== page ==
Vividion reels in $82M to push 3 lead programs toward the clinic

Vividion spun out of The Scripps Research Institute back in 2017, with no lead target, compound or program, just a “revolutionary technological idea,” said CEO Diego Miralles. (Getty/NosUA)

Vividion Therapeutics, a company looking to increase the number of proteins that small molecules can target, has raised $82 million in its series B financing, which will bring at least one of three programs through clinical proof of concept. The capital will also allow the company to broaden its early-stage work identifying new therapies for “previously intractable drug targets.” 

“Even though biology has evolved over the past 10 years and has made tremendous improvements, particularly with human genetics, small molecules seemed to stay behind,” Vividion CEO Diego Miralles told FierceBiotech. Small molecules can target only a minuscule proportion of the human proteome—the entire set of proteins that can be expressed by the human genome. Miralles puts that figure around 5%. 

The company is trying to raise that ceiling and make it possible to create medicines for targets that are well known by the scientific community, but have been impossible to drug, Miralles said.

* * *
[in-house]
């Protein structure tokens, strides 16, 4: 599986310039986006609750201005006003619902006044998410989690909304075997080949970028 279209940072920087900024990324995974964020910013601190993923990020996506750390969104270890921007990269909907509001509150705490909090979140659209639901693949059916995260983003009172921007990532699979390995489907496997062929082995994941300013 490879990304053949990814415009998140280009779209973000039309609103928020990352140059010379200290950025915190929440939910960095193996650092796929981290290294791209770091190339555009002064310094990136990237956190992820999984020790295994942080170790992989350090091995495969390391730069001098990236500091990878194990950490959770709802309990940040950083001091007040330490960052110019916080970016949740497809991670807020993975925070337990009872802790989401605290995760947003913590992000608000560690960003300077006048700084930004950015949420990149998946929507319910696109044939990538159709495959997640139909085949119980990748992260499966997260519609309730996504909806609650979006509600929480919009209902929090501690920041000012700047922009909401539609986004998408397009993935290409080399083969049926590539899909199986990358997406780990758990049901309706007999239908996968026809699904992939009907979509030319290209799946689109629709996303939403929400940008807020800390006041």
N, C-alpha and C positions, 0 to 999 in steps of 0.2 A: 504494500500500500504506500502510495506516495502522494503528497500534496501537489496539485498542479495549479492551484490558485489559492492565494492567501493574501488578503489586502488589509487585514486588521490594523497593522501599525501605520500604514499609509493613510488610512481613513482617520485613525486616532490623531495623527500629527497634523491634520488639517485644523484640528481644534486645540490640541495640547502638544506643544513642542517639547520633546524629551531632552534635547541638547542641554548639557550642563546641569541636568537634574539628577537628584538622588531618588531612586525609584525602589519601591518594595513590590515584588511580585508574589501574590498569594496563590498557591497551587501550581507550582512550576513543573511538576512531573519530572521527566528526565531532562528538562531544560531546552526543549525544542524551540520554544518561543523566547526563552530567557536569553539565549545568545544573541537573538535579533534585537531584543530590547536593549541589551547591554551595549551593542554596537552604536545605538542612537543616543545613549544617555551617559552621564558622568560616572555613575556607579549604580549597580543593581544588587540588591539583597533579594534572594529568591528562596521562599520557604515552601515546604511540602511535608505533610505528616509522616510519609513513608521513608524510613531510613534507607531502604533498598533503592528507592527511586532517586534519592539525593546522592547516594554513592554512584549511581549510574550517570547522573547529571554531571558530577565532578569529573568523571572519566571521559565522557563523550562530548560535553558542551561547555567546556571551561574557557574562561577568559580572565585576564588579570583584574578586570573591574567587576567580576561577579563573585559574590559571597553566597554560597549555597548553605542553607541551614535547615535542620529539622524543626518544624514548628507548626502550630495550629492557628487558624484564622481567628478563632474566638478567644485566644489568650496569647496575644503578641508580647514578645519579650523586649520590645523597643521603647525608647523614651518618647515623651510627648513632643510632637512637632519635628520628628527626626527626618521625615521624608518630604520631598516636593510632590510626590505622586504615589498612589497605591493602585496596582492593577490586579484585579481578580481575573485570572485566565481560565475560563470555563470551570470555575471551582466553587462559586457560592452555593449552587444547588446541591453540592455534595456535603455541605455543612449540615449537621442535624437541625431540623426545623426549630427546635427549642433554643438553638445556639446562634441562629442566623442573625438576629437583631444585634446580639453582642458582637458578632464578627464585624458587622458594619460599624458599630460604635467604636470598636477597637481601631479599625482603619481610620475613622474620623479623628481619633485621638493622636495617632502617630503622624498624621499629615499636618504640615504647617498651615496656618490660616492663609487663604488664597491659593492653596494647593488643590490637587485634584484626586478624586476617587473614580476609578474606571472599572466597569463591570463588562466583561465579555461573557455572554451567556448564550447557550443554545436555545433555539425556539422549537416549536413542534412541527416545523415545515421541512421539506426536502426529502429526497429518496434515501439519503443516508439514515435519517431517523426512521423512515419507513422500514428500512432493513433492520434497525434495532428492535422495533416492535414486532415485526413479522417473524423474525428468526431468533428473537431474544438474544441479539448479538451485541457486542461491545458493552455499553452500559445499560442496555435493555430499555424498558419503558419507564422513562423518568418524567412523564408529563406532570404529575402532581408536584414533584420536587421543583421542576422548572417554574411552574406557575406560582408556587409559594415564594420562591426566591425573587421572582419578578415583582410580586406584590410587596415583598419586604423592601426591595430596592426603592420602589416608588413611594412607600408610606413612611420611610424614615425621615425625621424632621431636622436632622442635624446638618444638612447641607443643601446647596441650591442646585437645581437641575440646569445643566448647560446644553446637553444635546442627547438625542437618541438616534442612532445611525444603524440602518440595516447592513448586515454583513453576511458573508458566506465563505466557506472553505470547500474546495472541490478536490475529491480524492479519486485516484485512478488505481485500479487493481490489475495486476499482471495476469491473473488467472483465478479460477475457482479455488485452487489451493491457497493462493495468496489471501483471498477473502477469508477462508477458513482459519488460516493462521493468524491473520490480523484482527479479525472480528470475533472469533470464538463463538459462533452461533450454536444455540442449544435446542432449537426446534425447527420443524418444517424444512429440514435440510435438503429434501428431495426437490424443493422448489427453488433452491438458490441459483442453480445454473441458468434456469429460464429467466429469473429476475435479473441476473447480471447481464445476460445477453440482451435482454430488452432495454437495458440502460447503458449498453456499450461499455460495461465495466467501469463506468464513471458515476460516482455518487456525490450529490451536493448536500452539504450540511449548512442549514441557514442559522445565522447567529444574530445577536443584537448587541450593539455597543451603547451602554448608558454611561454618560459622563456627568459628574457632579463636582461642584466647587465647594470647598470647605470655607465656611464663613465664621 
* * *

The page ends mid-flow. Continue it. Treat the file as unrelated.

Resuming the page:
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Vividion spun out of The Scripps Research Institute back in 2017, with no lead target, compound or program, just a “revolutionary technological idea,” Miralles said. Its platform is based on the work of Benjamin Cravatt, Phil Baran and Jin-Quan Yu at Scripps, and is designed to identify new sites in the proteome—which is distinct in each cell—that can be drugged. 

The company said in a statement that it’s focused on oncology and immunology, but Miralles did not specify which disease areas it’s interested in. However, he did say that Vividion’s three lead molecules are an adaptor protein, a transcription factor and an E3 ligase, an enzyme involved in breaking down damaged proteins. "A subset” of the three are in-house programs, while another “subset” is being developed with Celgene, which forked over $101 million in March last year to work with Vividion. The four-year alliance is centered on discovering drugs that interact with the ubiquitin proteasome system cells use to break proteins apart, so it’s likely the E3 ligase falls under this pact. 

RELATED: Celgene pays $101M to work with Vividion on hard-to-drug proteins 

“The three programs in lead optimization are completely orthogonal, meaning they are completely unrelated to one another,” Miralles said. 

The sizable raise brings Vividion’s war chest to $165 million, Miralles said, which will allow it to “go full speed ahead” and develop all three lead assets in parallel. Nextech Invest led the financing, with new investors Alexandria Venture Investments, Altitude Life Science Ventures, BVF Partners, Casdin Capital, Mubadala Ventures, Trinitas Capital and Mirae Asset Capital chipping in. Its series A backers ARCH Venture Partners, Cardinal Partners and Versant Ventures also contributed, and so did Celgene.